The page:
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Facebook still failing to remove Holocaust denialism, new ADL report finds

Facebook continues to allow individuals and some groups to share Holocaust denial content, despite a policy change last year aimed at targeting this issue, according to a report by the Anti-Defamation League released Wednesday.

The organization offered examples that include a link to a video titled, “Holocaust Lies Exposed” and “Mainstream Holocaust Narrative ‘Substantially, if not Entirely, False,” along with a meme that falsely attributed a quote to Amazon founder Jeff Bezos saying, “I deny that the Holocaust can withstand critical scrutiny.”

“This offensive content causes pain and harm for Jews,” Jonathan Greenblatt, the ADL chief, said in a statement. “Holocaust denialism is hate speech.”

Facebook had long categorized Holocaust denial as “misinformation,” leading to odd cases like the company placing a “False Information” label over an article shared on the platform that claimed the Red Cross had deemed the Holocaust “a hoax.” Facebook still allowed people to click on the article, but also offered them a link to an “independent fact-checker” who had debunked the claim.

Facebook head Mark Zuckerberg, who is Jewish, defended the company’s decision to allow content that denied the Holocaust in 2018. He told the publication Recode that he found Holocaust denial “deeply offensive.”

“But at the end of the day, I don’t believe that our platform should take that down because I think there are things that different people get wrong,” he said.

Yet last October, following pressure from the ADL and other groups, the company updated its hate speech policy to “prohibit any content that denies or distorts the Holocaust.” Despite that policy change, which the ADL applauded, the organization found that Holocaust deniers like Michael Santomauro and Thomas Dalton are still active on the platform and that while Facebook removed groups exclusively dedicated to discussing Holocaust denial, similar content persists in groups focused on conspiracy theories generally.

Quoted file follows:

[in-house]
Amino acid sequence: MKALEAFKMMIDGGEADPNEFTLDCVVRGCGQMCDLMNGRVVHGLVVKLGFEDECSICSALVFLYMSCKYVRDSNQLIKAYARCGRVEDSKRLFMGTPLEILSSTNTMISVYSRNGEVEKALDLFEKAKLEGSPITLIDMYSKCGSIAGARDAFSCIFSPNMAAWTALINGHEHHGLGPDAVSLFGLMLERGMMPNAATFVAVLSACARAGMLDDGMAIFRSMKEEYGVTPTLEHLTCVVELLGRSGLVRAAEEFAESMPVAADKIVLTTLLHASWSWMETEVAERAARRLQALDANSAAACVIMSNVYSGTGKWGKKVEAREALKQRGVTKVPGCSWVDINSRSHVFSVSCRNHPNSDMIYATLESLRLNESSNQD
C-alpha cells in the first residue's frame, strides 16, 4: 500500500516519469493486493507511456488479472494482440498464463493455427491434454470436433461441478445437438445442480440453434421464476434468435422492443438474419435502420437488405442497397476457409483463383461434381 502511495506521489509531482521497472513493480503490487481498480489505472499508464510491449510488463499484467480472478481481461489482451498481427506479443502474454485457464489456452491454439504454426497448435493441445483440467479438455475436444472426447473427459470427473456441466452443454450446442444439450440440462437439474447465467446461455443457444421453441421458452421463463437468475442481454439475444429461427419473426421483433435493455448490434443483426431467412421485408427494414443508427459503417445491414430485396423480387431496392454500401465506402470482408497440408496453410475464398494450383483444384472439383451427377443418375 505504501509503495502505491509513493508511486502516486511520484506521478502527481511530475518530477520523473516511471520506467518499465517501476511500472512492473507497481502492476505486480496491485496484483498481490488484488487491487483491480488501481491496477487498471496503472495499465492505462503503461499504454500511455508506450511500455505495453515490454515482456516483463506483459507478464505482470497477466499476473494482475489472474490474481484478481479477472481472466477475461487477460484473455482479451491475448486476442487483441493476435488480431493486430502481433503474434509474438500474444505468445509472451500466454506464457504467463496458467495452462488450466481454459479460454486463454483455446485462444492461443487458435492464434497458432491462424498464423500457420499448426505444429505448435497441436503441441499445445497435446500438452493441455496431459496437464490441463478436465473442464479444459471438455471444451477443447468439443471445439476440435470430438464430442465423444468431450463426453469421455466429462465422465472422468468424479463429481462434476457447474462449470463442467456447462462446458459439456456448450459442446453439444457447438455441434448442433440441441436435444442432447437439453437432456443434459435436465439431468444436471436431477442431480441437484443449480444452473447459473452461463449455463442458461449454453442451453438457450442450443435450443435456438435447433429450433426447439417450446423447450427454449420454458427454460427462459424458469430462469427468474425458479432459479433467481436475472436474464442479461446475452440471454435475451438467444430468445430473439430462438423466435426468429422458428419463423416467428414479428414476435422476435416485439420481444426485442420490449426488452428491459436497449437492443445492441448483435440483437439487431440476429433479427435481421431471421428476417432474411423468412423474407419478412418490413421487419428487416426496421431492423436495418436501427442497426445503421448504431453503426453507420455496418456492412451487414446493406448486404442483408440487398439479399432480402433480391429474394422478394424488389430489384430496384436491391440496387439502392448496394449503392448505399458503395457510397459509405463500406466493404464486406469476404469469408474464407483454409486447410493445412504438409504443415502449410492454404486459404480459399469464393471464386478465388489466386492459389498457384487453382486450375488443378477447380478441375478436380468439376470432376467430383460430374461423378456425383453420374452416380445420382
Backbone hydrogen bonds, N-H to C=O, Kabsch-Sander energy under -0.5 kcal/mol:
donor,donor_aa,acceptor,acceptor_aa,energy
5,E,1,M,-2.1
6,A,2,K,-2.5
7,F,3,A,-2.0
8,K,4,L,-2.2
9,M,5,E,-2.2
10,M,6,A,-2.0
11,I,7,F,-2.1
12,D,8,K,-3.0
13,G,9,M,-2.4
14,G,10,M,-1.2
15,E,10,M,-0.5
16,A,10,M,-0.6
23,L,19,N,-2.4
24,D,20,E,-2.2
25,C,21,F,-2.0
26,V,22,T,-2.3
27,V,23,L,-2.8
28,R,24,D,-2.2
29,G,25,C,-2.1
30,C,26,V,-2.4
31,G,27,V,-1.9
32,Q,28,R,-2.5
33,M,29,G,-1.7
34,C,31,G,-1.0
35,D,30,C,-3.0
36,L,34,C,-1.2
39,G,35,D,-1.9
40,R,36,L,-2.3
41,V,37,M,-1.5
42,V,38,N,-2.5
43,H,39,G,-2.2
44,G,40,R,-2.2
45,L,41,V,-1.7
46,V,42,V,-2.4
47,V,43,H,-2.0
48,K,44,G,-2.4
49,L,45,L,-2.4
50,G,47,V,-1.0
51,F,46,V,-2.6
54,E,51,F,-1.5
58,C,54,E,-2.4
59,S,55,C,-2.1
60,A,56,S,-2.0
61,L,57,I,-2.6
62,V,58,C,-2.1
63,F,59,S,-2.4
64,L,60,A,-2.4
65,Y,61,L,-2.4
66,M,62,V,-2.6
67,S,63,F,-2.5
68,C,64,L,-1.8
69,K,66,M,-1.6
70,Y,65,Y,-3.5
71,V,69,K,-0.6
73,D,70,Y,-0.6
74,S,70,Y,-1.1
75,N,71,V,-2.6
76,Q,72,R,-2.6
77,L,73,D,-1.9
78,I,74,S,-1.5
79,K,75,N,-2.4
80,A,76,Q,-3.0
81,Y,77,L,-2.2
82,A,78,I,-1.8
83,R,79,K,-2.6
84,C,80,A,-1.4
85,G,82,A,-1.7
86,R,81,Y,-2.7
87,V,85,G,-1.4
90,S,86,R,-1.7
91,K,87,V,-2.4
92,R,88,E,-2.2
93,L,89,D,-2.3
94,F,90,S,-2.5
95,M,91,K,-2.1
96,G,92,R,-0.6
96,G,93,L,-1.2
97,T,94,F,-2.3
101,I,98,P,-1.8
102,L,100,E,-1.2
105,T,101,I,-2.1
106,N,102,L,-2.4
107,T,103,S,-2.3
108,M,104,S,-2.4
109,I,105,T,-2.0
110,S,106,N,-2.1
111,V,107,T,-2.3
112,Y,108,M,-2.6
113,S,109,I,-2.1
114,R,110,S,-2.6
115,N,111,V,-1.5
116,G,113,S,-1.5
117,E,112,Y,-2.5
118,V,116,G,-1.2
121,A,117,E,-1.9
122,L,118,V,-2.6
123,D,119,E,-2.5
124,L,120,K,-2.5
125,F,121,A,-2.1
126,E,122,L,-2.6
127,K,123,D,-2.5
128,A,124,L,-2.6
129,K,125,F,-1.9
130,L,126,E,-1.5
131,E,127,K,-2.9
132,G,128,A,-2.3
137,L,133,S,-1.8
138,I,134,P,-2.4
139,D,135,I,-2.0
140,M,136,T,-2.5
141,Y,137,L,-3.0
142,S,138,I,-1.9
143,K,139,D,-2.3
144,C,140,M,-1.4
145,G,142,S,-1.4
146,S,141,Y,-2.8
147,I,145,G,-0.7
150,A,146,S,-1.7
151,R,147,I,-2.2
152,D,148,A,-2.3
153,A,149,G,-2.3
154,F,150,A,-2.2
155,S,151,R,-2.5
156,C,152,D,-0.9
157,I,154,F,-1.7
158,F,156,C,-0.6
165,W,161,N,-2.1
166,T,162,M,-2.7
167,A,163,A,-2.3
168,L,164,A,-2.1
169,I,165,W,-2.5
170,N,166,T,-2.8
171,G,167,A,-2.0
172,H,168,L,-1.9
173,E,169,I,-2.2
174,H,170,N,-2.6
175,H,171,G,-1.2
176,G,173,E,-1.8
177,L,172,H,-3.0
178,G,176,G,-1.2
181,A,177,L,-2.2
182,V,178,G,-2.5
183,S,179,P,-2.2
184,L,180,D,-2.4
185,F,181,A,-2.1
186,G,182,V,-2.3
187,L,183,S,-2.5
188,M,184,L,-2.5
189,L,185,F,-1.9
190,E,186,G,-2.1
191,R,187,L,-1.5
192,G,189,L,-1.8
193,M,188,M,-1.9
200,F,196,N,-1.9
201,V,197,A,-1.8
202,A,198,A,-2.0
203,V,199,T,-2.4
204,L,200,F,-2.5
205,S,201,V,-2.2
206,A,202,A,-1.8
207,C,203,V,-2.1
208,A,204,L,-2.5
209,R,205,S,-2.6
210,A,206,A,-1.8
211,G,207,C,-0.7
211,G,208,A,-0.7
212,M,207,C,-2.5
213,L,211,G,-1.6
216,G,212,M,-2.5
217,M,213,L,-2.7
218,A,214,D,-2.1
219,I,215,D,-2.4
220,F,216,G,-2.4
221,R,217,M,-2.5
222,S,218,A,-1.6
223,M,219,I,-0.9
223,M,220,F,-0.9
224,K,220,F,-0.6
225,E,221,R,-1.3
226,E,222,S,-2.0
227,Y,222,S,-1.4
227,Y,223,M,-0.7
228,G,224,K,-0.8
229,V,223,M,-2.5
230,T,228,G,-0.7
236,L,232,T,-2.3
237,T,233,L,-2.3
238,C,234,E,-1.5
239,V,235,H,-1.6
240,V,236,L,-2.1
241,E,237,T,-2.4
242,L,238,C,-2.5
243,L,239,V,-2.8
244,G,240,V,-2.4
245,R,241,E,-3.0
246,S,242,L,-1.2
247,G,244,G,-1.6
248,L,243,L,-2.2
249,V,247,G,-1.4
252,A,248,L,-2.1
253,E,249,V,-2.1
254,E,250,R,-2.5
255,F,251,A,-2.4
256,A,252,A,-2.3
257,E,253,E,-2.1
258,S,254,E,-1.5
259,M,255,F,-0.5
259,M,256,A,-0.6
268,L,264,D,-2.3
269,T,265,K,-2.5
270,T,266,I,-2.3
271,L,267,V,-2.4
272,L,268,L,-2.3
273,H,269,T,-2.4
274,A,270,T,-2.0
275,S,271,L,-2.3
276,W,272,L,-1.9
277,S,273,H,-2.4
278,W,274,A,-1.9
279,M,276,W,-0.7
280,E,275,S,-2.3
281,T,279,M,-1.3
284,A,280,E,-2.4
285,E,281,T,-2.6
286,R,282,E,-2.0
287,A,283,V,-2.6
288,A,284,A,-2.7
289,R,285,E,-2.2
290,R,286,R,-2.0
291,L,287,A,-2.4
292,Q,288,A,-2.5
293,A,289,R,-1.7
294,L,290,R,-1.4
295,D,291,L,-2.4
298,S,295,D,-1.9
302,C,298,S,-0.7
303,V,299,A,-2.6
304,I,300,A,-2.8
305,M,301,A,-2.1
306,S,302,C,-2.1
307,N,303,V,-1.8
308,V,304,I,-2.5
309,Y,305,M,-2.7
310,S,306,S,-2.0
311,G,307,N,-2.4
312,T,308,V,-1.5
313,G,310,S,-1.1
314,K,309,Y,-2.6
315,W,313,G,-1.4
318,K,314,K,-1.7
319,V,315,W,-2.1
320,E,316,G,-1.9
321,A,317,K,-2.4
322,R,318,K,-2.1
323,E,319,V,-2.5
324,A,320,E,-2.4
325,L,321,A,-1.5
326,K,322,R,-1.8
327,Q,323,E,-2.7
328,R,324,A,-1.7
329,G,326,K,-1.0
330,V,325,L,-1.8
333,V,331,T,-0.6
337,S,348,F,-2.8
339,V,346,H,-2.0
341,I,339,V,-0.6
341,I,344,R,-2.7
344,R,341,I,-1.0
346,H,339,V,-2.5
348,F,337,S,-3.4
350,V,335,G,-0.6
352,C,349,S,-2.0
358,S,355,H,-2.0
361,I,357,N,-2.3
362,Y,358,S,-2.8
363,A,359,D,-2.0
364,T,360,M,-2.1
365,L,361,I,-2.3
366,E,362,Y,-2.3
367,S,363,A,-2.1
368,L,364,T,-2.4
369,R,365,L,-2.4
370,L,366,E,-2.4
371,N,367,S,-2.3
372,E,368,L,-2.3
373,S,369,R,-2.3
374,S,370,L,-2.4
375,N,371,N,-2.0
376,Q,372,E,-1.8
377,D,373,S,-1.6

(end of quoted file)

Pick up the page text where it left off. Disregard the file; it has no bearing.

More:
For example, one post shared in a group called “Conspiracy Research” included a meme with false information claiming to debunk the Holocuast with the caption, “Holocaust didn’t happen. Thank you for your time.”

The ADL’s Center on Extremism reported nine posts containing Holocaust denial on November 15. Wednesday’s report noted that they only received a reply to one of those incidents in which Facebook determined that a post calling the Holocaust a fraud was not found to violate the company’s policies.

In a statement to the Forward Wednesday, the company said it had since removed all the posts mentioned in the ADL report and had made “substantial progress in fighting Holocaust denial on Facebook.”

In a blog post announcing the new policy banning Holocaust denial last October, Monika Bickert, vice president of content policy, said that implementing the new rules would take time.

“Enforcement of these policies cannot happen overnight,” Bickert wrote. “There is a range of content that can violate these policies, and it will take some time to train our reviewers and systems on enforcement.”

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